French Muslim Council warns government against veil ban

PARIS (Reuters) – France’s official Muslim council has warned the government not to expect it to impose a planned ban on the full veil for women which legal experts say will be unconstitutional and police predict that it will be inapplicable.

Anne, an alias, a 31-year-old Frenchwoman who was fined for wearing a niqab while driving, speaks to the media during a press conference with her husband Lies Hebbadj in Nantes, in the western France, April 26, 2010. REUTERS/ Stéphane Mahé

Mohammed Moussaoui, head of the French Council for Muslim Worship (CFCM), said his group opposed the full veil and would try to convince the small minority of veiled women that it was not a religious obligation and did not have its place in France.

But Muslim leaders could not act as agents of the state during a six-month “mediation period” during which veiled women will be arrested and told about the law but not fined.

The bill, due to pass this fall, prohibits the wearing of the full-face veil in public. After the mediation period, veiled women must pay a fine of 150 euros ($182.8) or attend ‘citizenship courses’ while anyone caught forcing them to veil faces a fine of 15,000 euros .

“It will be very difficult to apply,” Moussaoui told reporters on Thursday. “The CFCM said it was ready to work for this, but not as an agent of the State. It is the duty of society to assume its responsibility in mediation.

Justice Minister Michèle Alliot-Marie said she would depend on the police, the CFCM and local civic associations to convince the women covered that their veils violated French values.

Police unions have warned that arresting veiled women on the streets could lead to chaotic scenes and protests.

“There will be a lot of refusal, it will degenerate into insult and outrage, they will be arrested and families will gather in front of the police station,” Yannick Danio of the Unite SGP-Police union told Le Monde newspaper. Other critics of the ban said radical Muslims might provoke such confrontations to expand their influence.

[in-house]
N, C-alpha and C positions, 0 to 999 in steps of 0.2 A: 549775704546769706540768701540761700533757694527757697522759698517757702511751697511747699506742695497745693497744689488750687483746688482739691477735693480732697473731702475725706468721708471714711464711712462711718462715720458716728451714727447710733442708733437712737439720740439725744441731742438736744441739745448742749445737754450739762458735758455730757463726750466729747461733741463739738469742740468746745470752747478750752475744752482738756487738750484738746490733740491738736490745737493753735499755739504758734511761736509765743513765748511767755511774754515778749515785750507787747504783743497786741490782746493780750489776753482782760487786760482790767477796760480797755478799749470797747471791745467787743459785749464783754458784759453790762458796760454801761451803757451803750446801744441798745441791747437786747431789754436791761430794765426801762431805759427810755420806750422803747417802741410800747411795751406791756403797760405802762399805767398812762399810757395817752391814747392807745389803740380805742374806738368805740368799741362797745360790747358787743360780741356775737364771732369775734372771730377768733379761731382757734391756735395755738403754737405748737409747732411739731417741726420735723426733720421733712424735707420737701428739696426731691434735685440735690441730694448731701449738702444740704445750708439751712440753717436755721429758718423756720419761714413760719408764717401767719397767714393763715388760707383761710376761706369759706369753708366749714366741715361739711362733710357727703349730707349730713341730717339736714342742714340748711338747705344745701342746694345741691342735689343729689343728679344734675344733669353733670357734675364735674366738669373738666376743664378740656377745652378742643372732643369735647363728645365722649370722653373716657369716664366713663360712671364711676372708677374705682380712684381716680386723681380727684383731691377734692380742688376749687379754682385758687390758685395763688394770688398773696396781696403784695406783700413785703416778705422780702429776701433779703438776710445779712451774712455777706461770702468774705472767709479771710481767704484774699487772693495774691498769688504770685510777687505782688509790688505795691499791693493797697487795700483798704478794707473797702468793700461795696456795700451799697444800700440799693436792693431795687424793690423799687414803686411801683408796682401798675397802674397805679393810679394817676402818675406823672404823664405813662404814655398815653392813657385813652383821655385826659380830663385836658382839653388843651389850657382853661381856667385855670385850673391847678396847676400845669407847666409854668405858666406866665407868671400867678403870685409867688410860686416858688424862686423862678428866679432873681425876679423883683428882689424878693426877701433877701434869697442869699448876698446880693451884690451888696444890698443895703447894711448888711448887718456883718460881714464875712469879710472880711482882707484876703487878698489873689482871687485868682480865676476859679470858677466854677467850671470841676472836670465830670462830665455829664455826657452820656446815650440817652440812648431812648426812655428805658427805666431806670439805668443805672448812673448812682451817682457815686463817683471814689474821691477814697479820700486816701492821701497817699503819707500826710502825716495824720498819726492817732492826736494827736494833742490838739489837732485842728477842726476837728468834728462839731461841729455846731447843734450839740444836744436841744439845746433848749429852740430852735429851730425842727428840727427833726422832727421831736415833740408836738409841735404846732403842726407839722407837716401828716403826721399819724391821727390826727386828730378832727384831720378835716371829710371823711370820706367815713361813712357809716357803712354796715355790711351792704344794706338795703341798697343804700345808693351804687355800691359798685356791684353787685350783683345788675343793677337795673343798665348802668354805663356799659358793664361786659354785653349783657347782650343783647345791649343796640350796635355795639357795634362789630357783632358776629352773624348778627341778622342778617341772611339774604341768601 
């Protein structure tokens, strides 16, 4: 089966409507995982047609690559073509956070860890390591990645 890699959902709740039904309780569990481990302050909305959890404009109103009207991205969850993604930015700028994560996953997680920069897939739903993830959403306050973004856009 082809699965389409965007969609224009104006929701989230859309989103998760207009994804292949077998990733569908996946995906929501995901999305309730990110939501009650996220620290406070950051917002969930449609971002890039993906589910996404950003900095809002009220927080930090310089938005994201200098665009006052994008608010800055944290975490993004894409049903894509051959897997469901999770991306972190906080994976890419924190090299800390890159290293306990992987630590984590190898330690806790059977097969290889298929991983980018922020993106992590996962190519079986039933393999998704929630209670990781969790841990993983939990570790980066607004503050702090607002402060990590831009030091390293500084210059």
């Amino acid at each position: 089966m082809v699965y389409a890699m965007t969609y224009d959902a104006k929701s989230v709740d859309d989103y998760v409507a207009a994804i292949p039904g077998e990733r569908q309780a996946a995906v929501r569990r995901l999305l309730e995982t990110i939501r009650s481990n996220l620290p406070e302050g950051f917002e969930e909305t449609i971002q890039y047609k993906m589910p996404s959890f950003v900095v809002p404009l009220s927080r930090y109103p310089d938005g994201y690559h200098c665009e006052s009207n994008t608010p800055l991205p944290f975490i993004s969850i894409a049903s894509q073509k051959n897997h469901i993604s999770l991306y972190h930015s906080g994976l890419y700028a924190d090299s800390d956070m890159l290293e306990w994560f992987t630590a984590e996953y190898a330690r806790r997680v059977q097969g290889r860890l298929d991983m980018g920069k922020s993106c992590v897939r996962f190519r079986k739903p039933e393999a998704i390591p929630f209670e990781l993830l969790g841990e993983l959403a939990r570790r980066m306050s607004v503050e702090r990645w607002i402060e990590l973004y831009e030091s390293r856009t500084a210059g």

France’s Council of State, a leading legal advisory body, has twice warned that a ban would likely violate the French constitution and the European Convention on Human Rights, but President Nicolas Sarkozy decided to go forward.

“Some politicians see the veil as a provocation to state authority,” Moussaoui said.

“But if the Council of State, the Constitutional Court or the European Court of Human Rights censures any law passed, the authority of the state will also be weakened.

Moussaoui clarified that the CFCM, which represents 86% of mosques in France, opposes the full veil: “No one accepts it… A veiled woman cannot have a normal social life.

But he also opposed the ban, which he said would force veiled women to stay home and not tackle the fundamental question of why they want to isolate themselves from French society.

Asked how the CFCM could convince women to remove their burkas and niqabs, he said that the fact that women had to uncover their faces to perform certain rituals during the hajj pilgrimage to Mecca showed that the full veil was not required in Islam.

“How can a prohibited practice the haj become obligatory outside of it? He asked.

Fewer than 2,000 women in France’s Muslim community of 5 million are estimated to wear the full veil. Moussaoui said a large minority of them are converts, who opt for strict practices in the false belief that they reflect authentic Islam.

“They say they studied the scriptures and made their decision,” he said. “It is an illusion to think that a convert can interpret the Scriptures. They don’t have the training to do it. It’s up to the judges to do that, not just anyone.

Editing by Louise Ireland

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